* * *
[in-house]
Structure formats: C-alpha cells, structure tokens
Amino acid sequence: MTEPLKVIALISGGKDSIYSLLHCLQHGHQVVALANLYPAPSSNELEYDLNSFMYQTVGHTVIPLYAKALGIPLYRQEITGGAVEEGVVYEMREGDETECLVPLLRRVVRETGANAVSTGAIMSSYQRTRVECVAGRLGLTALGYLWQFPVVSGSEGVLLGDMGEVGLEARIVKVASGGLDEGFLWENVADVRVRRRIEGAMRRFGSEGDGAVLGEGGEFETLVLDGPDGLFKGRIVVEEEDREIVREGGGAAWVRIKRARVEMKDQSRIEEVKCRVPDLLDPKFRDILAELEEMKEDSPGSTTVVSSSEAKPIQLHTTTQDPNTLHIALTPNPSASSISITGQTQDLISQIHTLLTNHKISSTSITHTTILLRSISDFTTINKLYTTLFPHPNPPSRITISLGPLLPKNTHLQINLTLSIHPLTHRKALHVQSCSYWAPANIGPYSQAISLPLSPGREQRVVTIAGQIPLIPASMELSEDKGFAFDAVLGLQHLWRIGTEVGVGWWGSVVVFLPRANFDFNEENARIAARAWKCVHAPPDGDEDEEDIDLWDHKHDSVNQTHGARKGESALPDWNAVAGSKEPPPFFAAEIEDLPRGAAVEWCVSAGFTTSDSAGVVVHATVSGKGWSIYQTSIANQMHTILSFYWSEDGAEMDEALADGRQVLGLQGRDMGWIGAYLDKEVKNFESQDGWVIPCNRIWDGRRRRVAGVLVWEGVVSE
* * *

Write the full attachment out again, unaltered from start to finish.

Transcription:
[in-house]
Structure formats: C-alpha cells, structure tokens
Amino acid sequence: MTEPLKVIALISGGKDSIYSLLHCLQHGHQVVALANLYPAPSSNELEYDLNSFMYQTVGHTVIPLYAKALGIPLYRQEITGGAVEEGVVYEMREGDETECLVPLLRRVVRETGANAVSTGAIMSSYQRTRVECVAGRLGLTALGYLWQFPVVSGSEGVLLGDMGEVGLEARIVKVASGGLDEGFLWENVADVRVRRRIEGAMRRFGSEGDGAVLGEGGEFETLVLDGPDGLFKGRIVVEEEDREIVREGGGAAWVRIKRARVEMKDQSRIEEVKCRVPDLLDPKFRDILAELEEMKEDSPGSTTVVSSSEAKPIQLHTTTQDPNTLHIALTPNPSASSISITGQTQDLISQIHTLLTNHKISSTSITHTTILLRSISDFTTINKLYTTLFPHPNPPSRITISLGPLLPKNTHLQINLTLSIHPLTHRKALHVQSCSYWAPANIGPYSQAISLPLSPGREQRVVTIAGQIPLIPASMELSEDKGFAFDAVLGLQHLWRIGTEVGVGWWGSVVVFLPRANFDFNEENARIAARAWKCVHAPPDGDEDEEDIDLWDHKHDSVNQTHGARKGESALPDWNAVAGSKEPPPFFAAEIEDLPRGAAVEWCVSAGFTTSDSAGVVVHATVSGKGWSIYQTSIANQMHTILSFYWSEDGAEMDEALADGRQVLGLQGRDMGWIGAYLDKEVKNFESQDGWVIPCNRIWDGRRRRVAGVLVWEGVVSE